South Windsor Phalarope

6 10 2009

Red Phalarope - Bob Simon

Red Phalarope - Bob Simon

Hi All, I called Sara Zagorski after getting a message that she and Denise Jernigan were looking at a phalarope out on the river in South Windsor on Sunday post the Sunrise Birding Walk. Phalarope ID certainly isn’t easy at the best of times in fall, but at distance it can be very tough. This is a Red Phalarope and I am assuming its a juvenile bird molting into winter plumage hence the orange wash on the throat, and mainly gray upperpart feathering. It also shows a pale bill base which is a feature of Red Phalarope adults but can also be seen in younger birds. Red-necked Phalaropes molt later in the year and you’d expect to still see some/a number of dark juvenile feathers on a young Red-necked at this time of the year. There is a decent article (here), being a British article just substitute Red for Grey. Congrats to Sara and Denise for a great inland fall record and for having the gumption to flag down Bob for the record shots, which he sportingly took from his passing kayak.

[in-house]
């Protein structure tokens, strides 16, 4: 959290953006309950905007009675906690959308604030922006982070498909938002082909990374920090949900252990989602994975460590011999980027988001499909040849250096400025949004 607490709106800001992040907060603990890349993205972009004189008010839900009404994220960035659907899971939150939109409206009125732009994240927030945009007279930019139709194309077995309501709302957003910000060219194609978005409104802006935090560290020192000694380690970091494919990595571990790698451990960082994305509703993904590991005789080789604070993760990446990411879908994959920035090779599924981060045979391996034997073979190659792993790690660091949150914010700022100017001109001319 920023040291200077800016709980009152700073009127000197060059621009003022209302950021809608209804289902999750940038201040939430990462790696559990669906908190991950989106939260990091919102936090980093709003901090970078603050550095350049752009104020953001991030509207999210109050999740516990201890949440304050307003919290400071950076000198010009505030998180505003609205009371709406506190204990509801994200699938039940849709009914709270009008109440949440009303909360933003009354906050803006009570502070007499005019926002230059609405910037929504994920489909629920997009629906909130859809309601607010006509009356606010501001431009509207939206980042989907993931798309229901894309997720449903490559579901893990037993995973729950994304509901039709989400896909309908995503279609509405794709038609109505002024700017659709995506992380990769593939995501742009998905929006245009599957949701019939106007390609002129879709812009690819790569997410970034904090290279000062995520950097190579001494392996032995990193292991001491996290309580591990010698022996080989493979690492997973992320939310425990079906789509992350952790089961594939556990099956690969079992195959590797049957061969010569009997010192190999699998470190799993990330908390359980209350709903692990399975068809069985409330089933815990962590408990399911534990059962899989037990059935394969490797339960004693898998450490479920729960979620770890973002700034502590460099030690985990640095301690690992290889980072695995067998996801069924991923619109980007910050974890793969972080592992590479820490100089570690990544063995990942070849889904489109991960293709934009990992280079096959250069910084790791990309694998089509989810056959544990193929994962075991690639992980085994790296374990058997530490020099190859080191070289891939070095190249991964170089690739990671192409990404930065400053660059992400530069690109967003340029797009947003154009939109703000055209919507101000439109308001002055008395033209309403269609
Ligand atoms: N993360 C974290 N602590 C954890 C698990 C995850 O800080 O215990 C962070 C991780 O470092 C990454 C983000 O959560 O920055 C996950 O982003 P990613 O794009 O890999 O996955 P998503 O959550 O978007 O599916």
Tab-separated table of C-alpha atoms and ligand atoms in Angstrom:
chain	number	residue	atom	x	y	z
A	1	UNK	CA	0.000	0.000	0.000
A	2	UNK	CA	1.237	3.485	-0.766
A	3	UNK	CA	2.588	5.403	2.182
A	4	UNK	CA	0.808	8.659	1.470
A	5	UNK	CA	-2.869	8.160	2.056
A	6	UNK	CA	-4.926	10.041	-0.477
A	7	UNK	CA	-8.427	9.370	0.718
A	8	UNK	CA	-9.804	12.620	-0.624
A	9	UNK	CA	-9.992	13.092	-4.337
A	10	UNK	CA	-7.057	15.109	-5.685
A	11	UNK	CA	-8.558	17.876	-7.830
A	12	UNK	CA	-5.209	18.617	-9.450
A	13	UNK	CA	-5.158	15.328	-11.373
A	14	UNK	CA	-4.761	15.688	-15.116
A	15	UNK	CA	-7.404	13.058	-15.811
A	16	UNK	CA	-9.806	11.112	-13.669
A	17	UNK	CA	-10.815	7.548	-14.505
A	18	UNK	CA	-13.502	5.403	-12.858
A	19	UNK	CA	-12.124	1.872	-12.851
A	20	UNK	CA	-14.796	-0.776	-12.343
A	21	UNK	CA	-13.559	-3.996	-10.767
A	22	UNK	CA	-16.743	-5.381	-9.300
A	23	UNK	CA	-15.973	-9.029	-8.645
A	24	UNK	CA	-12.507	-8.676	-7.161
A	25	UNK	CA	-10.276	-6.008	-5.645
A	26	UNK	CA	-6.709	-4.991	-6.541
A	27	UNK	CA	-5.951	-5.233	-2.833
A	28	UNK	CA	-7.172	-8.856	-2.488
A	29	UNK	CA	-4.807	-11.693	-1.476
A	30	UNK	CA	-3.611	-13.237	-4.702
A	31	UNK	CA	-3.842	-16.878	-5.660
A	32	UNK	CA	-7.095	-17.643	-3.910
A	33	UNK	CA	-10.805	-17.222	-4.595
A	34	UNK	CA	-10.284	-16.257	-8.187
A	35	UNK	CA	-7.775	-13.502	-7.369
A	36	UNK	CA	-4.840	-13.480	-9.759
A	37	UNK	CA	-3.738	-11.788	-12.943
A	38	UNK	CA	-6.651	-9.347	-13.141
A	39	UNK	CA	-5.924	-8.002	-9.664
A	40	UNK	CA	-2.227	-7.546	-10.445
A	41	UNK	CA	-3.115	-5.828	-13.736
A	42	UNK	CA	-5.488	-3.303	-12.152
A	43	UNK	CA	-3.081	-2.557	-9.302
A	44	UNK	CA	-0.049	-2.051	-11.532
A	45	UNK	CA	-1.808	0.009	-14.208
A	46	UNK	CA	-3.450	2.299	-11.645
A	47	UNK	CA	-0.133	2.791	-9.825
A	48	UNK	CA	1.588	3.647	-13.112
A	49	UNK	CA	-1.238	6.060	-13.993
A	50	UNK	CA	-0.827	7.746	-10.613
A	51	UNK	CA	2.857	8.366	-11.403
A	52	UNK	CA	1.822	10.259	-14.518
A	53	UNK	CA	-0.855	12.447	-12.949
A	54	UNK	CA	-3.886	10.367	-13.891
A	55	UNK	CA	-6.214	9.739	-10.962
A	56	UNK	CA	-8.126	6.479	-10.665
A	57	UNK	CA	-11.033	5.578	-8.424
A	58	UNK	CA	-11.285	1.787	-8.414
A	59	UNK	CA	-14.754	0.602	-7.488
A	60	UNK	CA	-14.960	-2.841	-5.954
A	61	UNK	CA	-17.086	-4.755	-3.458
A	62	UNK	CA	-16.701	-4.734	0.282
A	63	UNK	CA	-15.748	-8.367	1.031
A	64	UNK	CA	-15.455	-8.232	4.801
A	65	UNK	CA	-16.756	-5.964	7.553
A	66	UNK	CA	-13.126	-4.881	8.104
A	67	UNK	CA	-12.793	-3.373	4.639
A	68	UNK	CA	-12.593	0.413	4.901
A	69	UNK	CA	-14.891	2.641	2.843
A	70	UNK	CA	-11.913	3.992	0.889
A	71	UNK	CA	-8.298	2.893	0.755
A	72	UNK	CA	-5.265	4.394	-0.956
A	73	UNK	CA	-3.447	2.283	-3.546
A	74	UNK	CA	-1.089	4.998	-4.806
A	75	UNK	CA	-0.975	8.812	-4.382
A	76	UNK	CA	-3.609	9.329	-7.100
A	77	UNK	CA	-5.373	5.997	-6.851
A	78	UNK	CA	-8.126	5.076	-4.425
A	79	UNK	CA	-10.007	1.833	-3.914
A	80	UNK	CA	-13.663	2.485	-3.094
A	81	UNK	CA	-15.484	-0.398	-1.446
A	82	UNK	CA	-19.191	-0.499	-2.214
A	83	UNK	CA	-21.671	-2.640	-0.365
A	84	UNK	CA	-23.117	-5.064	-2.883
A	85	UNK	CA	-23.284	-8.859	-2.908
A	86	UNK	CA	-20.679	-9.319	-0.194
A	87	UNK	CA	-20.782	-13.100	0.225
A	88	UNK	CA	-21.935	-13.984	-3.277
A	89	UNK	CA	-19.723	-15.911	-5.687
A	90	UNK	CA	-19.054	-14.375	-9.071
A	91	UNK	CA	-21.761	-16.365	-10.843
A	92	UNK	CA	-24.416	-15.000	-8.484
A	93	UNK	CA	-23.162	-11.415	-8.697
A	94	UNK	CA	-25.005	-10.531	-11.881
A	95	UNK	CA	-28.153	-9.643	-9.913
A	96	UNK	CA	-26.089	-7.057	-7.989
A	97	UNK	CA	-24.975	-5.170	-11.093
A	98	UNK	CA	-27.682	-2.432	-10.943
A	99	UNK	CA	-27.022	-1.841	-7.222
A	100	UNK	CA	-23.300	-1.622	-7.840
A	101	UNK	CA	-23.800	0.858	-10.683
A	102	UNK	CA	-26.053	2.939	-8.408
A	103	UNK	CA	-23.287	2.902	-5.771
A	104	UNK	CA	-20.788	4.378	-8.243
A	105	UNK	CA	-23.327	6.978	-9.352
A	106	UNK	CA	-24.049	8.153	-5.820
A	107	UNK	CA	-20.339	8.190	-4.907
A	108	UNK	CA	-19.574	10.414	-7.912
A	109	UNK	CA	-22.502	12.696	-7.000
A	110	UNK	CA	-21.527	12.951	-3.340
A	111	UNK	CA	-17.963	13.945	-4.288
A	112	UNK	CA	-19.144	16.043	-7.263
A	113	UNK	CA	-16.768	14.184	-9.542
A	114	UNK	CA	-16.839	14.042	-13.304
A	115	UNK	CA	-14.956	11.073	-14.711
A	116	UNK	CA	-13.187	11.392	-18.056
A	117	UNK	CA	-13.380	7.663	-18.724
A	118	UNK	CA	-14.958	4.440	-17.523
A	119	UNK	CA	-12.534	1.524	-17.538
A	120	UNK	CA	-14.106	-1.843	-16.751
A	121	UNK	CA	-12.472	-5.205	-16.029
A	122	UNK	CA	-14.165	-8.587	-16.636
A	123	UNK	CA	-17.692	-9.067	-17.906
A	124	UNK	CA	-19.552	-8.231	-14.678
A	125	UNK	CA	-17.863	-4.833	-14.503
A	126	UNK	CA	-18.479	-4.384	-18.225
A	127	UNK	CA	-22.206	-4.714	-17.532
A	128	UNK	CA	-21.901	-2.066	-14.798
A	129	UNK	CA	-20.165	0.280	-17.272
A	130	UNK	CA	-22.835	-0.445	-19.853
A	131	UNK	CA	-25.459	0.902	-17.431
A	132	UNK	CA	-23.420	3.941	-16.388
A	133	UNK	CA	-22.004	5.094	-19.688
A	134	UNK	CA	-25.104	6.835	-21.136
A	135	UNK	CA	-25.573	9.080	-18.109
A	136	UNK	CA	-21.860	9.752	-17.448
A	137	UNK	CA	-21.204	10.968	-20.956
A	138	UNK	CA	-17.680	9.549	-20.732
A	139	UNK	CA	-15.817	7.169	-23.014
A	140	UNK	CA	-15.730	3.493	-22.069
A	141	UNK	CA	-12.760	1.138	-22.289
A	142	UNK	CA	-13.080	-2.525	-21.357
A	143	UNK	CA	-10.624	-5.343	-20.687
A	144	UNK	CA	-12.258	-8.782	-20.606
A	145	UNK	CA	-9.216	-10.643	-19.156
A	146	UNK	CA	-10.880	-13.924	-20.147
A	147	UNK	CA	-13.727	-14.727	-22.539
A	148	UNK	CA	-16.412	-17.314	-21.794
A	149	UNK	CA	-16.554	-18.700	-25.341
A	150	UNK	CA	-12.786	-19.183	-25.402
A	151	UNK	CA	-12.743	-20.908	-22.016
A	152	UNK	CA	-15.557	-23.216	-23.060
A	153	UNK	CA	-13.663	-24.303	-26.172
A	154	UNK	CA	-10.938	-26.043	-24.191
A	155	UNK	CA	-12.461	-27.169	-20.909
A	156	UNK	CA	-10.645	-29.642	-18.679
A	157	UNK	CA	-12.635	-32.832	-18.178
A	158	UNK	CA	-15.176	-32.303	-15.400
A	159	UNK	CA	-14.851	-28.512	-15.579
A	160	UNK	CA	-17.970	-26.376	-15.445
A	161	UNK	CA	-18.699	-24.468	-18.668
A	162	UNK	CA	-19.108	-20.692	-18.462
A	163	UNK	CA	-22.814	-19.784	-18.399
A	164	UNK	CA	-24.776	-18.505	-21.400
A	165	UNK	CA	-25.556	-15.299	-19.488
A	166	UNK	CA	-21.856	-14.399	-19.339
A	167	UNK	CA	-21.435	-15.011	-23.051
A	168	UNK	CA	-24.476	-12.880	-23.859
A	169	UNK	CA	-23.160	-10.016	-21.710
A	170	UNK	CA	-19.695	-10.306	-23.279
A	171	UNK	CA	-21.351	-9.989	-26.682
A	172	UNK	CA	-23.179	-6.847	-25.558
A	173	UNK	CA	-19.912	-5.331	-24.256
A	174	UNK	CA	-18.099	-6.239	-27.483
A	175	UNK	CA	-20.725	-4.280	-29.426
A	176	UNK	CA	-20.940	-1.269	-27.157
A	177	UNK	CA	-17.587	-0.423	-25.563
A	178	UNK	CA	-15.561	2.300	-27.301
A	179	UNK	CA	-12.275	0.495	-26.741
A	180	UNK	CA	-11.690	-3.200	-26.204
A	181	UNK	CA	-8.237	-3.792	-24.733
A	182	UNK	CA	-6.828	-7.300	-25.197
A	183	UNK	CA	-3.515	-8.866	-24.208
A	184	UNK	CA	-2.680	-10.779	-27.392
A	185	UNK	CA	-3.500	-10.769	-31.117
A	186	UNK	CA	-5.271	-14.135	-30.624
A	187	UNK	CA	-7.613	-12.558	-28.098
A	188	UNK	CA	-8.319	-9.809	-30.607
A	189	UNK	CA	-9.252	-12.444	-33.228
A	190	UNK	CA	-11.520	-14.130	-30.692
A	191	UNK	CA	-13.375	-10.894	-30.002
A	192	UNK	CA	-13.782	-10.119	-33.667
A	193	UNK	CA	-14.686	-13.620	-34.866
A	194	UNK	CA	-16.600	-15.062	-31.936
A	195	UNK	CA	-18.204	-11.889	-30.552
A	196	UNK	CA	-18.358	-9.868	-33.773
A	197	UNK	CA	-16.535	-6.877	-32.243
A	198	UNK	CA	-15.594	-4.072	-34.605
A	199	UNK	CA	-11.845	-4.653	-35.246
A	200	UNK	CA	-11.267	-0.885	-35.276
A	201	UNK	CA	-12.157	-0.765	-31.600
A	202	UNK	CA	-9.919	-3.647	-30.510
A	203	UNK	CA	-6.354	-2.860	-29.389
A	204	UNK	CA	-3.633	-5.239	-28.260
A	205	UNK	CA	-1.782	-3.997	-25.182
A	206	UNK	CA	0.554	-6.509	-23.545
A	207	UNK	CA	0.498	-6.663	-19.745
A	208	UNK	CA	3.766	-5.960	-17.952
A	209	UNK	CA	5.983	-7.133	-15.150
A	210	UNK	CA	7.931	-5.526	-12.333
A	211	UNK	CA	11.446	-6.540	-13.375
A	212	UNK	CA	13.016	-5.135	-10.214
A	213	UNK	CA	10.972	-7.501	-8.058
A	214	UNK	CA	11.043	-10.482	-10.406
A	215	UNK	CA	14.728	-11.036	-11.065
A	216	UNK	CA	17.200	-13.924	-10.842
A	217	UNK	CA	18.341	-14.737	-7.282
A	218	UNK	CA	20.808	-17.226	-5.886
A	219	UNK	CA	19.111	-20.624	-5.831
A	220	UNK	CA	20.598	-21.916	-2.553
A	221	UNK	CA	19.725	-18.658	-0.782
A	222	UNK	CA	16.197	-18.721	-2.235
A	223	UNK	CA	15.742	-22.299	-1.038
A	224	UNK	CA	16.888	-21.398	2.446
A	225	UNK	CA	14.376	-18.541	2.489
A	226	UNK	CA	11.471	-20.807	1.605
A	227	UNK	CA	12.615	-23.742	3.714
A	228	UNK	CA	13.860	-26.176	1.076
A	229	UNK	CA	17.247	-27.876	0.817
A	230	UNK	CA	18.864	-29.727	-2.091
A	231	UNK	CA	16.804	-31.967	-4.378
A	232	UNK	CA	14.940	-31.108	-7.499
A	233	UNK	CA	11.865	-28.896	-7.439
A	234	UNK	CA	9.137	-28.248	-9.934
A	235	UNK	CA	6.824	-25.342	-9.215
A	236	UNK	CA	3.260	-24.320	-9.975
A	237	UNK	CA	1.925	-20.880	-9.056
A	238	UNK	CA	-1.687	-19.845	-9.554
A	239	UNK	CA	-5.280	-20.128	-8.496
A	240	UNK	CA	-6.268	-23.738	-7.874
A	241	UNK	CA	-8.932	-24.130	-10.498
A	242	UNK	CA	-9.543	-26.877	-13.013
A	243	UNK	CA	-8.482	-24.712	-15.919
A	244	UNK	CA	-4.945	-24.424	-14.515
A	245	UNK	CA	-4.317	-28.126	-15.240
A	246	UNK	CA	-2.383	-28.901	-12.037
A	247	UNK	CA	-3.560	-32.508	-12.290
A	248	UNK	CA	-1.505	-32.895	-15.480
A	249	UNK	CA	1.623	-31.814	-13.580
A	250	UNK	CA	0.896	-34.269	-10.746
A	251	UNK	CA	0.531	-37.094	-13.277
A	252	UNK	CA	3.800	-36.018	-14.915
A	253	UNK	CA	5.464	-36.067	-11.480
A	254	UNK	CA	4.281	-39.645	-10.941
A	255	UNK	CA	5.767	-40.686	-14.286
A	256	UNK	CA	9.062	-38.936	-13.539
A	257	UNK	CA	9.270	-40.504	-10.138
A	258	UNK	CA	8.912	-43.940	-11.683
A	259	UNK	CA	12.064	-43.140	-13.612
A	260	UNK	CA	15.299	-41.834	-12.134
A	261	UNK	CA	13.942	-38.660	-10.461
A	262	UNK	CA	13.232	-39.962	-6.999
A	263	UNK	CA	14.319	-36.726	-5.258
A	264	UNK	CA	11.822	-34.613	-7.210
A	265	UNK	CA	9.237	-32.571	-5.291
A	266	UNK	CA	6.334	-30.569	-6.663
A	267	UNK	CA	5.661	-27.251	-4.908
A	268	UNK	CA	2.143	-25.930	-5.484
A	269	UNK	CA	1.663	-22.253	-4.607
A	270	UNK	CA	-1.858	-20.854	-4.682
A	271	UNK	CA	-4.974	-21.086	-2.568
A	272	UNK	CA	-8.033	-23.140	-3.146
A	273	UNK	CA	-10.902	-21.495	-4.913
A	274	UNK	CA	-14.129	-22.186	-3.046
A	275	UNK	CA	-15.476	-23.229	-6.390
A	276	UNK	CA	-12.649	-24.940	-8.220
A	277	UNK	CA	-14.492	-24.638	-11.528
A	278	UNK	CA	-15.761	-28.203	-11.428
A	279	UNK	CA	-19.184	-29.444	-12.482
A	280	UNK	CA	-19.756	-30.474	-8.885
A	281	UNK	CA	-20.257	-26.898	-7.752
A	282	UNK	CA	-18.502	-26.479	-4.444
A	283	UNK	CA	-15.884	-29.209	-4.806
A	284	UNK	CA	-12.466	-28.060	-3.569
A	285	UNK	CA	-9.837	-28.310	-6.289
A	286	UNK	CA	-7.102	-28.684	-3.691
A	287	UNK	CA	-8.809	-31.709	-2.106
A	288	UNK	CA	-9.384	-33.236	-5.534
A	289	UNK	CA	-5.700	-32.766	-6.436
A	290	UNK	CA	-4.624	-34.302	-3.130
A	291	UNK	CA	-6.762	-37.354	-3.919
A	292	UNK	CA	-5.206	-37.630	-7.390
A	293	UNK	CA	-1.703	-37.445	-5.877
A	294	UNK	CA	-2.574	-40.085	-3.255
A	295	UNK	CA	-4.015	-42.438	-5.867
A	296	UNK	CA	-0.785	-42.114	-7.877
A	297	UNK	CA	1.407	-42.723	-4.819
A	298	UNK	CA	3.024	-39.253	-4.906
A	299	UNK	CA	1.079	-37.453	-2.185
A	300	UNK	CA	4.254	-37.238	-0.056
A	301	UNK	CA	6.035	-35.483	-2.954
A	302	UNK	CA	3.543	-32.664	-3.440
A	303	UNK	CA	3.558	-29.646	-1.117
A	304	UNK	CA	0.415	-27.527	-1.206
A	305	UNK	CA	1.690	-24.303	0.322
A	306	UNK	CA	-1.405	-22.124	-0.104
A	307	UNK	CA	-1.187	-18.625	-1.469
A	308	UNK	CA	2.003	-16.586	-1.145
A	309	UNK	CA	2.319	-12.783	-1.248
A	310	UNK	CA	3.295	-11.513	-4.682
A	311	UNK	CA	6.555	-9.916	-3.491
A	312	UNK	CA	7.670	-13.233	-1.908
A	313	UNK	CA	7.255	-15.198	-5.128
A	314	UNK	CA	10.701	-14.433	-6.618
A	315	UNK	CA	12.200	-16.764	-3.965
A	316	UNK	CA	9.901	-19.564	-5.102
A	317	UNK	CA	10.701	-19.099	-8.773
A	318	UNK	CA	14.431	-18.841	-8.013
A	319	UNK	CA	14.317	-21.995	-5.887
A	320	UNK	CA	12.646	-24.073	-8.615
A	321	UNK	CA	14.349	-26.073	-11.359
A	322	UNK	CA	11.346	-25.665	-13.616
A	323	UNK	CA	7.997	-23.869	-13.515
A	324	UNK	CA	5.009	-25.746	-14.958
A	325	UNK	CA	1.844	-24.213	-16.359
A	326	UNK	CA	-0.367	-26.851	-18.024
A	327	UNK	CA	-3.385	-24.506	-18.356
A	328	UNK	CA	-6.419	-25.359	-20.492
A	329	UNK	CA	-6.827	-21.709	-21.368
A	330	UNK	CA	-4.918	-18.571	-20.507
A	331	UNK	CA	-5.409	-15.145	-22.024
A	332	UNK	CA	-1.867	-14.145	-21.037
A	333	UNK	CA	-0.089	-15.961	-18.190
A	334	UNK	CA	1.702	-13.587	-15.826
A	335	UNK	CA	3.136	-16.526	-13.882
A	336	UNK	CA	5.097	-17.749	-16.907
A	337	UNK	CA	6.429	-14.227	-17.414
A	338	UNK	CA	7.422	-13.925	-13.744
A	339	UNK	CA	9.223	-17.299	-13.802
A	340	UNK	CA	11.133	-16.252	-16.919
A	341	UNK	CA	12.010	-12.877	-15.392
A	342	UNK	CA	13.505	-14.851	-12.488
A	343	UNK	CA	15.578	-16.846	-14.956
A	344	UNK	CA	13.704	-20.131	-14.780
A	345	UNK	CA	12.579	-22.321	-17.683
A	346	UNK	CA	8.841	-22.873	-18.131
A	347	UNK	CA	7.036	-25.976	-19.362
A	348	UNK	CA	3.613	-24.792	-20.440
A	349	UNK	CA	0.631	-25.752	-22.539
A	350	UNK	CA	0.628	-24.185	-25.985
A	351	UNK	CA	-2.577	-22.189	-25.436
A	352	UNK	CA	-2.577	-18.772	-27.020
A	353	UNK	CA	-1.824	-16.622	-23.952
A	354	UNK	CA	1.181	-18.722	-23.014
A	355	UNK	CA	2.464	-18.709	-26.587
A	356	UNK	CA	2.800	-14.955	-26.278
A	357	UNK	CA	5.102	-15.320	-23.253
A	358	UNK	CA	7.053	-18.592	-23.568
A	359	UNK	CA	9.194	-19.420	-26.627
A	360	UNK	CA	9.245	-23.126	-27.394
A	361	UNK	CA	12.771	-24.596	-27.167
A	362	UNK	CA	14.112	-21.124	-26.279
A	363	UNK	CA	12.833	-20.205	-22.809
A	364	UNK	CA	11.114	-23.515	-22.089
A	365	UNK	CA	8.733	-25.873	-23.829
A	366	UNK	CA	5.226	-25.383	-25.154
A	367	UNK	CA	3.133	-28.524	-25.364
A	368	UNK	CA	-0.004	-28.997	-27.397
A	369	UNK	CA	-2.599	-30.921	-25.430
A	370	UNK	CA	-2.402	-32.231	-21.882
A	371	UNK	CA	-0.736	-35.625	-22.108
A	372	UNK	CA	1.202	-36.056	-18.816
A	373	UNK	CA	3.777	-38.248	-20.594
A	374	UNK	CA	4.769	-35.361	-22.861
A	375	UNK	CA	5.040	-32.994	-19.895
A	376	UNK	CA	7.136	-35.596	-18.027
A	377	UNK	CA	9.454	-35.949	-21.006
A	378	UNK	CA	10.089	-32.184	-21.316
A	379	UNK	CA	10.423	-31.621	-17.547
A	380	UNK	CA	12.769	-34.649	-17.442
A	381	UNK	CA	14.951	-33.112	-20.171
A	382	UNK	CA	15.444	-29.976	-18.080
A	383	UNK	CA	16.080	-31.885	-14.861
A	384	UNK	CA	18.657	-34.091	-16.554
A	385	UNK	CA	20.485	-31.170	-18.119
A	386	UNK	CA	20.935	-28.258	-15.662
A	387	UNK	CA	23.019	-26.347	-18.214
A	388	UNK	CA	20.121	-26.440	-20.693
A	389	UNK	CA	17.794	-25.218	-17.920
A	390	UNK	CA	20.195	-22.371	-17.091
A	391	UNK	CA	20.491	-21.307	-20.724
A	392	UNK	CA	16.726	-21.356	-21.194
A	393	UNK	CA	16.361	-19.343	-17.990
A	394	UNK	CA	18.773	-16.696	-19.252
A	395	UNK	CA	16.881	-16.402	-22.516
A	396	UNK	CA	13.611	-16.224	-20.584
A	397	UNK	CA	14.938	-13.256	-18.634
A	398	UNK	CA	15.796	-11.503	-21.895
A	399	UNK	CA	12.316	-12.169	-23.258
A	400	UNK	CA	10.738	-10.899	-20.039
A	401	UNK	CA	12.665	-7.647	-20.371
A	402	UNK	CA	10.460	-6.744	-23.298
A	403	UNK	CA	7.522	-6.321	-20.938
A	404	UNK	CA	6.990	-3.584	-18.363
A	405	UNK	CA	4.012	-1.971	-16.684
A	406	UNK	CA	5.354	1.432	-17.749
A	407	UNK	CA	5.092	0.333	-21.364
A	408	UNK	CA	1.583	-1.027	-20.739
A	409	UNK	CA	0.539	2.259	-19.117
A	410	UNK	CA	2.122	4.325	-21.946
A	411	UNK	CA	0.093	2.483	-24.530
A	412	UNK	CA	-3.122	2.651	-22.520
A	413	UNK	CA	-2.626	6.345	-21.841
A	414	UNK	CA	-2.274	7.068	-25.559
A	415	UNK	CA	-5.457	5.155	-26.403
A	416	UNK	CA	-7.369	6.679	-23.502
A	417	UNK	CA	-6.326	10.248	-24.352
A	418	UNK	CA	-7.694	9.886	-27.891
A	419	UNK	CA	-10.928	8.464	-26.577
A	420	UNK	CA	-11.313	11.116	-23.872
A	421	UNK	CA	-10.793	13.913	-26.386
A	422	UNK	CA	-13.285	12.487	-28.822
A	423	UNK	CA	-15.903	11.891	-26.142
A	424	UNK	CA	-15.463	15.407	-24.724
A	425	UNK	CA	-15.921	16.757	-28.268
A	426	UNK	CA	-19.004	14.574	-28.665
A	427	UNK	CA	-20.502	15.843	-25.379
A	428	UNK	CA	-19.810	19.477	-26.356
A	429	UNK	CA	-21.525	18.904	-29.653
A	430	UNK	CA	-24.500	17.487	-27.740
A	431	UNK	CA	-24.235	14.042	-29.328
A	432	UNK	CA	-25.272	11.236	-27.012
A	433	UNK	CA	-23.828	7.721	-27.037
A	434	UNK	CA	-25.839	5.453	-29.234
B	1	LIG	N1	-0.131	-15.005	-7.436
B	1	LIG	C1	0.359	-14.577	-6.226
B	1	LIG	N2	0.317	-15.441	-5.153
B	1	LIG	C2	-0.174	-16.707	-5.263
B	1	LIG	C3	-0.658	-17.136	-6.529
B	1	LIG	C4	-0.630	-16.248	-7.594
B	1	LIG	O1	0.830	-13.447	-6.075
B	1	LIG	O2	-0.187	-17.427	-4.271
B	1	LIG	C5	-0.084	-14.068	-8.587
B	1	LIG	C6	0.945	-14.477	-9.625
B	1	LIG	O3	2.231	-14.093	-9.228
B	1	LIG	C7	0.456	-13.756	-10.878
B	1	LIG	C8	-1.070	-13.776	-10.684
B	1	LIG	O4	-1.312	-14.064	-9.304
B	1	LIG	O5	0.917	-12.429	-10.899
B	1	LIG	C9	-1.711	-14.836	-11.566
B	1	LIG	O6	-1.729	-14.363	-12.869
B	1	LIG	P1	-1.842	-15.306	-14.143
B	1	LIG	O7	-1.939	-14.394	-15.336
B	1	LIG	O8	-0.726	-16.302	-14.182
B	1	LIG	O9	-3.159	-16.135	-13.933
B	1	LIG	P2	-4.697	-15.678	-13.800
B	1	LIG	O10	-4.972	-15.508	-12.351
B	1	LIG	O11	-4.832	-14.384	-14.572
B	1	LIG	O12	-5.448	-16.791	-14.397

Common Gull – More Pictures – Meredith Sampson

25 03 2009

Common Gull - Meredith Sampson

Common Gull - Meredith Sampson

Meredith Sampson sent me these great pictures of the probable Common Gull from Bradley Point in West Haven. A couple of nice shots. One on it’s own. One standing next to a Ring-billed that gives you a nice impression of the differences in size and structure between the birds and even better for identification purposes a nice shot of the spred wings and primaries.

Common Gull? West Haven

20 03 2009

Common Gull - Luke Tiller

Common Gull - Luke Tiller

Nick Bonomo seems to be on a mission to get a clean sweep of every uncommon gull possible in the North East this winter. He spotted this probable adult Common Gull at Bradley Point this morning in West Haven and although I have seen a thousand of these in the UK I thought it would be fun to pop along and see one in comparisson with some Ring-billeds. The obvious field marks in my lousy record shot are this birds dark eye and the slender, smaller, fairly lightly marked bill. In the field it looked slightly smaller than surrounding Ring-billeds and to me the legs seemed pretty green toned. In some guides this bird will be illustrated as Mew Gull however it seems that the initial thoughts are that this is more likely that this bird is the European subspecies on this bird Larus canus canus as opposed to the North American subspecies Larus canus brachyrhynchus, but I’m sure better pictures and notes from the field will confirm one way of the other. One of the keys is in the primary pattern in flight or with stretched wings which I must admit I didn’t observe well enough. Cool bird Nick, thanks for the phone call.